Measuring, Counting, and Analyzing Pixels in Photoshop CC - dummies

Measuring, Counting, and Analyzing Pixels in Photoshop CC

By Peter Bauer

Designed for researchers and scientists, the measuring capabilities in Photoshop CC are quite powerful. You can measure just about anything and count the number of whatevers in a technical image, perhaps from a microscope or telescope.

Measuring length, area, and more

If you know the exact size of any element in an image, you can then discover just about anything you want to know about anything else in that image. The key is to set the measurement scale, as shown. The Measurement Scale dialog box opens through the Image →Analysis menu or the Measurement Log’s panel menu with the command Set Measurement Scale → Custom.

Drag a known distance; set the measurement scale.

In this example, we know that the knee is 2.5 inches wide and that the Ruler tool (nested in the Toolbox with the Eyedropper) was Shift+dragged over 138 pixels. You can, therefore, set the scale to 138 pixels = 2.5 inches. You can add the measurement scale to the image as an editable layer group (visible in the top center) with the Image →Analysis → Place Scale Marker command.

Using any selection tool, you can isolate any part of the image, click the Record Measurements button in the Measurement Log panel (which you open, like any panel, through the Window menu), and you’ll find out more than you ever wanted to know about that particular selection and its content. In addition to the fields visible in the figure, the Measurement Log can also track (among other things) the height, width, area, and perimeter length of the selection, as well as the minimum, maximum, mean, and median gray values within the selection.

After you have made and recorded all the various measurements you need, you can select all the lines in the Measurement Log (or only a few) and click the third button in the upper-right corner of the panel to export the data for use in a spreadsheet program.

Calculating with Vanishing Point

Photoshop also offers measurement in perspective through Vanishing Point (found in the Filter menu). Suppose, for example, you need to calculate how much wallpaper to order for the room shown here. You know the height of the window (70 inches) and using that as your known measurement, you can have Photoshop calculate the height and length of each wall. Drag the Measure tool along the edge of the window and enter the known size (70 inches) in the Length field. When you click the four corners of a surface in the image with the Create Plane tool, the length of each side is visible in boxes.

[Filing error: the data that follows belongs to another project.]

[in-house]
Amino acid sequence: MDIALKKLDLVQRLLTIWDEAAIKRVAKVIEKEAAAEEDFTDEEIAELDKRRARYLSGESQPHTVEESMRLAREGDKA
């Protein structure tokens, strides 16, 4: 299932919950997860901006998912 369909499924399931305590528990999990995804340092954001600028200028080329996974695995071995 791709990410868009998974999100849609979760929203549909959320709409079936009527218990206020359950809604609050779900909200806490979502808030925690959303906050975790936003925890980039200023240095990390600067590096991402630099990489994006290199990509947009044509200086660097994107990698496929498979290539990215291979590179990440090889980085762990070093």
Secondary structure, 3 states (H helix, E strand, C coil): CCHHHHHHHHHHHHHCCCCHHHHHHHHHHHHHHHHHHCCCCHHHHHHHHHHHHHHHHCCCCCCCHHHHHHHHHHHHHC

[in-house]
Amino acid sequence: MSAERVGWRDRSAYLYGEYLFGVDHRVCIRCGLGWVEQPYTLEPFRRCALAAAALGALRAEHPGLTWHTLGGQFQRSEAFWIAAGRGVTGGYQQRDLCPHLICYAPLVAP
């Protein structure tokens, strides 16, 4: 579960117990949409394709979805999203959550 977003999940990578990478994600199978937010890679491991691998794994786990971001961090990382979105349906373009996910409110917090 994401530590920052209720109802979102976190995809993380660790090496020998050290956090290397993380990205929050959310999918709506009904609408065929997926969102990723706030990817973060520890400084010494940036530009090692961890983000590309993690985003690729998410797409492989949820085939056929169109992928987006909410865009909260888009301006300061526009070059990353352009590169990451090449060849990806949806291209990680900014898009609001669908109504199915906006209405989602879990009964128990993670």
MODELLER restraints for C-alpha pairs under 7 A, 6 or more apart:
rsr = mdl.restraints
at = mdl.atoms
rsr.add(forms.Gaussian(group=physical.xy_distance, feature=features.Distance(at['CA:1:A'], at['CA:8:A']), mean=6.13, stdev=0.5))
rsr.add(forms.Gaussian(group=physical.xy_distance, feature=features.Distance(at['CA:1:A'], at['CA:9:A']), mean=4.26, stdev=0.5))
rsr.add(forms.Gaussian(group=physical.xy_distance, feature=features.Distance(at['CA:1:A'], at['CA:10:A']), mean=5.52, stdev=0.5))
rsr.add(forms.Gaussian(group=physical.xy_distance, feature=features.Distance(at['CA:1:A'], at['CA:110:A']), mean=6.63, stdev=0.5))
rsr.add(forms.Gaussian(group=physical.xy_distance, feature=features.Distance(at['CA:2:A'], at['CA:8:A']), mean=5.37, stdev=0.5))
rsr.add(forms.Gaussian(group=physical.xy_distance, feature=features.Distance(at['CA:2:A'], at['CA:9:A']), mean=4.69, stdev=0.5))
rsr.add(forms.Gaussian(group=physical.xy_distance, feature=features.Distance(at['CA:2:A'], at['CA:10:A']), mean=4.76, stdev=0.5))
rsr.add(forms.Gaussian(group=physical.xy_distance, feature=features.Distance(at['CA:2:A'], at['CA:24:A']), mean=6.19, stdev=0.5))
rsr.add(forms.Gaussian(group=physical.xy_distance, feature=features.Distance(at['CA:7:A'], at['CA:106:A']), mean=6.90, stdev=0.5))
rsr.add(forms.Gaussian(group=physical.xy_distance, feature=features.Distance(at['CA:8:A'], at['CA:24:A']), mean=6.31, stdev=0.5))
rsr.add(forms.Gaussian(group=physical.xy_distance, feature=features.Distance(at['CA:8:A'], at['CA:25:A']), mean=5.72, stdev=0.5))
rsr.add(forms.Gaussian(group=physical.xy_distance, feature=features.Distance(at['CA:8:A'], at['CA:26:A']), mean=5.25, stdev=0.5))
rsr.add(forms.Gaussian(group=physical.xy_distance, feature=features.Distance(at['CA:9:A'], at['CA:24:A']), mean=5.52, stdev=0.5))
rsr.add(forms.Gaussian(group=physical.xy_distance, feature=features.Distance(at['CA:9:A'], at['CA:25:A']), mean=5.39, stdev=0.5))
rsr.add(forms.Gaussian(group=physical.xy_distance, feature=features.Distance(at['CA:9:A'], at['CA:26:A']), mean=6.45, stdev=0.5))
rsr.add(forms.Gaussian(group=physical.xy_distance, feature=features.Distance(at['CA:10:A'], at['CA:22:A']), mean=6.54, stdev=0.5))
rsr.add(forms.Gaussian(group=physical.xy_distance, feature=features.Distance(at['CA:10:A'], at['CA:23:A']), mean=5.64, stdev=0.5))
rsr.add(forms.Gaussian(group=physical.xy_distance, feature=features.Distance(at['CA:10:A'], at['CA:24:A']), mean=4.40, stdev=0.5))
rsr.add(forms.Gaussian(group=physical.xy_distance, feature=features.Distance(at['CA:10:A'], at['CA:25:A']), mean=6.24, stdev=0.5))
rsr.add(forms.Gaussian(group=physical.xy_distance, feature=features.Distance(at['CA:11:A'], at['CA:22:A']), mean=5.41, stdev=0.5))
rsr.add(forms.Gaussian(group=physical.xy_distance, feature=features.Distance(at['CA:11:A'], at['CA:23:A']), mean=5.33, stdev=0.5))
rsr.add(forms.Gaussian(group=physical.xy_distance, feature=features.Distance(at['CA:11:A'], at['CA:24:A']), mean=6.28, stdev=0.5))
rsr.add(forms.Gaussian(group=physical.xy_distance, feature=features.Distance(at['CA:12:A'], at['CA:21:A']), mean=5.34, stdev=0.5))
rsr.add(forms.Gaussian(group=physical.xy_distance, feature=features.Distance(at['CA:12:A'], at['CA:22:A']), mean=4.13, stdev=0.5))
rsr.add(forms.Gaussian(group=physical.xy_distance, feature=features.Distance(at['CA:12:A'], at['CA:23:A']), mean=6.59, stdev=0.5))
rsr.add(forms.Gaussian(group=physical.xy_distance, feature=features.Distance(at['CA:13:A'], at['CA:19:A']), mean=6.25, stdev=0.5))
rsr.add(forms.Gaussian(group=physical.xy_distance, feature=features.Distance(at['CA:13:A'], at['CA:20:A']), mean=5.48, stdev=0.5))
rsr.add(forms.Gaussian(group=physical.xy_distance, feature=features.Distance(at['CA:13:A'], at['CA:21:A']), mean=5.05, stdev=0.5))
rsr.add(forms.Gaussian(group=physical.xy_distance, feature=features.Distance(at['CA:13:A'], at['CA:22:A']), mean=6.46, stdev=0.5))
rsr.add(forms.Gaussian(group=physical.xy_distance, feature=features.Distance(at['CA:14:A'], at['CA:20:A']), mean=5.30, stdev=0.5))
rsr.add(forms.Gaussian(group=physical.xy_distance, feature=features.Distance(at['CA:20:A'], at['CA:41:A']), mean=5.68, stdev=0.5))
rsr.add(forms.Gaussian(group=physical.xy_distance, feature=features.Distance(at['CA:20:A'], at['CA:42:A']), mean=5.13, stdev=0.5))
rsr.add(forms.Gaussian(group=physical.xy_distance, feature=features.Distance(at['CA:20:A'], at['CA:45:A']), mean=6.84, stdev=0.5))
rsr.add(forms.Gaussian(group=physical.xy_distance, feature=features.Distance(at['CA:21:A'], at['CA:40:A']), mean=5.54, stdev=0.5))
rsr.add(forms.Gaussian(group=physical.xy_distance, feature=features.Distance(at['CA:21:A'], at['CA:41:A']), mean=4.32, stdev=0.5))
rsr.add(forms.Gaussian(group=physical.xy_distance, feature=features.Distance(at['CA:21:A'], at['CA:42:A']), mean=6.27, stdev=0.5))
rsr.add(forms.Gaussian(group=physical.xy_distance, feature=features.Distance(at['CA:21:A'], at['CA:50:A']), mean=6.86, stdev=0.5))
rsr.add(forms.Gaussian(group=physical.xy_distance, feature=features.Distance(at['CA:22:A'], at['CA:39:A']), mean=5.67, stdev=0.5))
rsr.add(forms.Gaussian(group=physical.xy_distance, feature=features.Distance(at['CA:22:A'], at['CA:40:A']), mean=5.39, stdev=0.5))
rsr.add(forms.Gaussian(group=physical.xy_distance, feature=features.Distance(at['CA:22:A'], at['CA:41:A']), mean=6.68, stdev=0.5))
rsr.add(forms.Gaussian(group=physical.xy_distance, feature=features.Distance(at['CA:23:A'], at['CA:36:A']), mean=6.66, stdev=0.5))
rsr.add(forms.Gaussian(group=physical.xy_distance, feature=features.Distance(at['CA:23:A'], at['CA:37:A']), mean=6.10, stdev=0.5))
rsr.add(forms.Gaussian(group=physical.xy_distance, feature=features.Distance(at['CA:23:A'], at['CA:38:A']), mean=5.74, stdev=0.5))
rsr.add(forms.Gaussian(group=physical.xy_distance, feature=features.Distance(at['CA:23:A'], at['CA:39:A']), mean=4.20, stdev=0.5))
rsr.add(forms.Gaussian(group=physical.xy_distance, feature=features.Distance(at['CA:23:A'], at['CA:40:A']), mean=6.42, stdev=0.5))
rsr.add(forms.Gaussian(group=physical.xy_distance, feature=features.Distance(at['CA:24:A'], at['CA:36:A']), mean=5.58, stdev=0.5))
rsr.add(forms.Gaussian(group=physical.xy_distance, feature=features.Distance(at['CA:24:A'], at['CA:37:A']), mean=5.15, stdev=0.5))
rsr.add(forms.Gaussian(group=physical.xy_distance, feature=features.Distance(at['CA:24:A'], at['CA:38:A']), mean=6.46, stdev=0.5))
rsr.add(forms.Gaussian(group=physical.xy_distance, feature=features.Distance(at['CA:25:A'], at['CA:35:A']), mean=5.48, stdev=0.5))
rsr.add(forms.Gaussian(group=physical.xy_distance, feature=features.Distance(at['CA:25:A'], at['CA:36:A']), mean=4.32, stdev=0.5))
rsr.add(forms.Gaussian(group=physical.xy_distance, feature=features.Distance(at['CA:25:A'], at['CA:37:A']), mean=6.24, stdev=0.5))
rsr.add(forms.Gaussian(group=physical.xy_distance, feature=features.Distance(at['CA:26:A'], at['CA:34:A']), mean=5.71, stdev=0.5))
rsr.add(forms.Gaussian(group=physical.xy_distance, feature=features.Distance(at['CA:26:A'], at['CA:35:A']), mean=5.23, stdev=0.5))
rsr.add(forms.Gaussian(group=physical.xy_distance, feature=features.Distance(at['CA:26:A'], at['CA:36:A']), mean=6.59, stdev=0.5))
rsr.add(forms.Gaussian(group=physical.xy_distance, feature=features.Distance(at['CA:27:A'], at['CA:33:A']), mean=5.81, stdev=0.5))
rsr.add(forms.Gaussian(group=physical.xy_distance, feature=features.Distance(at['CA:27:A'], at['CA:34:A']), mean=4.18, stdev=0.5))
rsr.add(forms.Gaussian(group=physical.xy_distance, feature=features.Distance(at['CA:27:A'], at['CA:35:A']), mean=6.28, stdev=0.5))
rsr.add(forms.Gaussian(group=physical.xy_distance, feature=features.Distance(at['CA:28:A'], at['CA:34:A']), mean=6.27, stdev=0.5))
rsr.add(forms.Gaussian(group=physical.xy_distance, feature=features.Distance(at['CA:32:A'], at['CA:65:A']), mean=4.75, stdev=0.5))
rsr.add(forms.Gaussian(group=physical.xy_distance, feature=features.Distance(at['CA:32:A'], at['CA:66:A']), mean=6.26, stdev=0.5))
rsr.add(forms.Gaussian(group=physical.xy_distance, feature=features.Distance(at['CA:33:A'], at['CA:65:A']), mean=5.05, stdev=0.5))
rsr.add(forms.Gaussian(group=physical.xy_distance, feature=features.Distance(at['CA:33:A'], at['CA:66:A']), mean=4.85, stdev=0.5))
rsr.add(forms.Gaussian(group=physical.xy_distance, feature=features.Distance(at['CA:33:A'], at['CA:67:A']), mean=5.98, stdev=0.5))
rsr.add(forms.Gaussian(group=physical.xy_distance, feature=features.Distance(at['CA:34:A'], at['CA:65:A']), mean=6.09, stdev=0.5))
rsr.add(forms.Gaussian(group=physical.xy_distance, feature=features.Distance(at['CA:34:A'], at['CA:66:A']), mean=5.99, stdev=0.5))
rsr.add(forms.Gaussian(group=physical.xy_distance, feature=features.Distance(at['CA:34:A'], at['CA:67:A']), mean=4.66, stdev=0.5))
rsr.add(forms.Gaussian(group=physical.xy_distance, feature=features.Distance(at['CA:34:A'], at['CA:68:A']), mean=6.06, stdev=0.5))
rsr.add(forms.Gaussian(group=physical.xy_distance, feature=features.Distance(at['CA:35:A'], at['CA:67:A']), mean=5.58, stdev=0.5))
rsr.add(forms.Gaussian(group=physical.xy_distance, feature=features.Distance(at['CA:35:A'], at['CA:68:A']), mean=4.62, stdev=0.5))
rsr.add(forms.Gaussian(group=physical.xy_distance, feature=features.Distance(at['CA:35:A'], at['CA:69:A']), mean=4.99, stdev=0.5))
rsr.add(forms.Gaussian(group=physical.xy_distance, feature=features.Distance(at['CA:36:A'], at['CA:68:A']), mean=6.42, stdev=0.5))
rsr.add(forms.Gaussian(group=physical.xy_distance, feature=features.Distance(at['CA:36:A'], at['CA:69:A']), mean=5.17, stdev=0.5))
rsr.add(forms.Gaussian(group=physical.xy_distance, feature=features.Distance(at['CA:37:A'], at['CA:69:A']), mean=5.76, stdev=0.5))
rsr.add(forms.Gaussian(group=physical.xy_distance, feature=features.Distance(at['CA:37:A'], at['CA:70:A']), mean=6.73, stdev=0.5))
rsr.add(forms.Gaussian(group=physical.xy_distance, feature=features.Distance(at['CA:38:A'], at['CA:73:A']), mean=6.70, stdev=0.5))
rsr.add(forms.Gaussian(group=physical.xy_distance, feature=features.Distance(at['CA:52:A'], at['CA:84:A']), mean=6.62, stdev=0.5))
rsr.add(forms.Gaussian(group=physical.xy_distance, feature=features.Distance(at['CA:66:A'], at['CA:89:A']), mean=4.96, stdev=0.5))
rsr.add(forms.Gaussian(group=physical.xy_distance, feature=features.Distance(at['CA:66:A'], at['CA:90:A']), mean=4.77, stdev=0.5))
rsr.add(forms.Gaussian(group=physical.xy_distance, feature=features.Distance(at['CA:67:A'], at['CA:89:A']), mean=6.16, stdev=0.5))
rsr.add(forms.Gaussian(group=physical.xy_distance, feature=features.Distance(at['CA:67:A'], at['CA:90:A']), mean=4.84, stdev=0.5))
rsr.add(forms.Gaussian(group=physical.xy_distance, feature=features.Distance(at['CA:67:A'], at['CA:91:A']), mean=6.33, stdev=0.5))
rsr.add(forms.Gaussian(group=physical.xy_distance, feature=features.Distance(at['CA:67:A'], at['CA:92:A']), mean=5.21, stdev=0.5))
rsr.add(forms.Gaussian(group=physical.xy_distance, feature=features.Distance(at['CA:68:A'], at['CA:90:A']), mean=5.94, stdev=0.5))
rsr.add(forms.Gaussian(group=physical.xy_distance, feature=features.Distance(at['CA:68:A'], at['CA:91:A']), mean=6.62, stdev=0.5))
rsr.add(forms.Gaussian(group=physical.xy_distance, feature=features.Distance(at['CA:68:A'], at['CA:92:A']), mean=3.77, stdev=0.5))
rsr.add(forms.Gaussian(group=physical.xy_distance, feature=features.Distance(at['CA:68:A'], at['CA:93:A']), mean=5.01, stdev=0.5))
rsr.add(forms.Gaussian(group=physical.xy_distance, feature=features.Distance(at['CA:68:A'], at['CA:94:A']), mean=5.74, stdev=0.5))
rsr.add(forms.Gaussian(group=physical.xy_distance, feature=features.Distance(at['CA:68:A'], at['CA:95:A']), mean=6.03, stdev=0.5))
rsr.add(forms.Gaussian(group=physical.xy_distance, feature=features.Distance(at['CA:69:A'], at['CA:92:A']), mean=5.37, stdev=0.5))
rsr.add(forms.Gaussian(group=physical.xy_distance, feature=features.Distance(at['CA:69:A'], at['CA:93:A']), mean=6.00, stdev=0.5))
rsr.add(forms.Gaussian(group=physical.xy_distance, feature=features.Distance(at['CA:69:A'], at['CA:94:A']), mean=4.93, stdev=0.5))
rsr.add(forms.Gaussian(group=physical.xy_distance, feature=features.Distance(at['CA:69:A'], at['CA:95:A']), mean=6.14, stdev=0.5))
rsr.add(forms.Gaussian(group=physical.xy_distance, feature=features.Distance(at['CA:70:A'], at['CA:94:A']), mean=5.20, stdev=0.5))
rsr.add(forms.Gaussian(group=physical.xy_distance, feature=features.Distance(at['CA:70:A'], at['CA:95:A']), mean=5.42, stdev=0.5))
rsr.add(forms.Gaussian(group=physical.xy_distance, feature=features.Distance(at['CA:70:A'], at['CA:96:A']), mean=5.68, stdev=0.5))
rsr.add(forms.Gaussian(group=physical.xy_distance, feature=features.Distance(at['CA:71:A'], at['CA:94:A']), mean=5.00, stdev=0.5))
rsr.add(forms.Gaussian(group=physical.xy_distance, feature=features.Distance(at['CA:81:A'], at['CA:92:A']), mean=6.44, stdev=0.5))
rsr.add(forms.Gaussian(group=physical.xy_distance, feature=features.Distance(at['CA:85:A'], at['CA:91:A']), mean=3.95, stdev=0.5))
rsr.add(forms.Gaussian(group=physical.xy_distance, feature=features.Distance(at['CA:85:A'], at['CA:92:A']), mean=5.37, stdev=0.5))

Measurements can also be made in perspective with Vanishing Point.

Counting crows or maybe avian flu

Nested with the Ruler tool and the Eyedroppers in the Toolbox is the Count tool. Zoom in and start clicking whatever you need to count, whether they’re birds in the sky or viruses on a slide. Each item you click is labeled with a number. When you want to record the count, click the Record Measurements button in the Measurement Log. You can also record and work with multiple counts. To the right of the Count Groups menu on the Options bar are buttons to show/hide the currently selected count group, to start a new count group, and to delete the current count group. Click the color swatch on the Options bar to select a new color for the count group, and you can customize both the size of the circle that marks the count and the marker number — individually for each count group.

Click each item and Photoshop keeps a running tally for you.

(Don’t you love the way that Warning symbol in the margin catches your eye?) Adjust the marker and label sizes (and select a color) before you start clicking around in your image with the Count tool — changing the size after placing your count markers can shift them in the image window, destroying your meticulous placement.